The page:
Filling the EU skills gap

2007

If you're not from Europe, have you ever considered working in the EU? The time might now be right to make the move! According to this piece from the New Europe, the EU will need around 20 million workers – skilled and unskilled – to fill labor shortages over the next few decades.

Recognizing the need for legal immigration and legal guest workers, lets hope that this eradicates scenes of people dying in the back of lorries while crossing into Europe or hanging off to the side of boats entering Spanish waters.

In terms of skilled labor, let's hope that it also means that it might bring about higher wages for engineers or other skilled positions that are often subjected to ridiculous bureaucratic guidelines.

I remember when applying for a work permit years ago in a major European powerhouse, the hoops that my future employer had to jump through were amazing. This included proving that someone local couldn't do the job, and, more obscenely, the position required a yearly salary that no company would have been willing to pay for my level of experience.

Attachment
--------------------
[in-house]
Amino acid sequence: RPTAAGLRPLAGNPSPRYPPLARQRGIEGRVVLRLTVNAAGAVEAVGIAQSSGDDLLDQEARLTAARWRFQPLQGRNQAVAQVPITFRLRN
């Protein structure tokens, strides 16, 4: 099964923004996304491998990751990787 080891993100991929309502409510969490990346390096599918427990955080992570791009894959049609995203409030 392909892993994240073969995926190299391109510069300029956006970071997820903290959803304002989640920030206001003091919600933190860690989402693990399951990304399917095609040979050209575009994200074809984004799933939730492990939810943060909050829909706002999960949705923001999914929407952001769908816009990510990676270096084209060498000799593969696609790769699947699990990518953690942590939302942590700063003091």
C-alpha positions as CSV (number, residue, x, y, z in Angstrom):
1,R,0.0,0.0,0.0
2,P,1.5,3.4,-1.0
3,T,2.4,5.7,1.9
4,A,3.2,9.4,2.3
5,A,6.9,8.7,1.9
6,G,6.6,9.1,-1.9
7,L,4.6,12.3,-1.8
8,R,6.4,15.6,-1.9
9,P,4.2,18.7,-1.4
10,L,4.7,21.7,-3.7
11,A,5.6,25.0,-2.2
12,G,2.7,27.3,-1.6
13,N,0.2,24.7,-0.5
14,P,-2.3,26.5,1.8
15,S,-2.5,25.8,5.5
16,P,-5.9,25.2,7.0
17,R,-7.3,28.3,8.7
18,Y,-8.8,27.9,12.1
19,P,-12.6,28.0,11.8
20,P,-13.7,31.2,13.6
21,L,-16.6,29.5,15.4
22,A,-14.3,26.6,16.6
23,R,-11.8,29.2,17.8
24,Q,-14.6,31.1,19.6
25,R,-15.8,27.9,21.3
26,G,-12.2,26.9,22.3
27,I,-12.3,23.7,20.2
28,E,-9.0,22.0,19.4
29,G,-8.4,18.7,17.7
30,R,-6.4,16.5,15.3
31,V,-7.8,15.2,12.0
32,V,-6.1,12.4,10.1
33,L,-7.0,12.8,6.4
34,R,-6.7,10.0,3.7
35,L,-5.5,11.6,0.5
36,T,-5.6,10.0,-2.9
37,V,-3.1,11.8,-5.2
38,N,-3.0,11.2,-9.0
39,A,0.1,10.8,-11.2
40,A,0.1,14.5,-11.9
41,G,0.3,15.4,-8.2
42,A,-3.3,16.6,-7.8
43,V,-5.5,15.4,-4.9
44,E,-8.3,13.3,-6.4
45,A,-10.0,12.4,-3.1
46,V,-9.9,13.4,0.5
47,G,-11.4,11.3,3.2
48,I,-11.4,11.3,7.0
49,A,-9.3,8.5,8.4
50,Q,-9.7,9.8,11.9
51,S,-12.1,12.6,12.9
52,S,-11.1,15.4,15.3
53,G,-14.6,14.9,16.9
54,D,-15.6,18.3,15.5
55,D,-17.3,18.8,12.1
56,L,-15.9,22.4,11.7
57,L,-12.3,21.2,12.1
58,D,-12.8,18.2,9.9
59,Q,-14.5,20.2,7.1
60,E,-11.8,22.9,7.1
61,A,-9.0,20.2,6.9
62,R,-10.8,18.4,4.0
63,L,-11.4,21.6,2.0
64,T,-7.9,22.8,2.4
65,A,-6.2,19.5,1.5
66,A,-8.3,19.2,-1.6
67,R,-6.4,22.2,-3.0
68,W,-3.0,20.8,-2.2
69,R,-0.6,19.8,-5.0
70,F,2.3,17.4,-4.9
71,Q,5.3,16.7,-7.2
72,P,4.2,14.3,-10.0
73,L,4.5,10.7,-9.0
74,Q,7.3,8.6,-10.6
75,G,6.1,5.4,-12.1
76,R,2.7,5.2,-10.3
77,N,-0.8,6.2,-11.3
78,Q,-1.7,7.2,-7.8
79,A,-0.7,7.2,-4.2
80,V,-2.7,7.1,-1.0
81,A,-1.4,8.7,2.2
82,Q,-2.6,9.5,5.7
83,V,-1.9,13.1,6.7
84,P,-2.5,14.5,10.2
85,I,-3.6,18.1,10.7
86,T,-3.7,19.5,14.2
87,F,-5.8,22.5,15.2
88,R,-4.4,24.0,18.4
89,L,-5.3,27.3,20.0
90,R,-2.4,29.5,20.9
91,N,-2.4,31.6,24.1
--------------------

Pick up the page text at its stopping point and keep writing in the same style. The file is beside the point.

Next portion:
I wonder what this will mean for the number of Polish expats living in Western Europe who hold PhD degrees from home yet are working as cleaning staff in upscale London hotels? Does this mean that Romanian engineers will finally stop being exploited and be paid as much as other European professionals?

While I'm curious to see the new "blue card" and what it means for foreign skilled workers, I can't help but wonder if it will help correct current professional inequalities among citizens of member states working across the EU.

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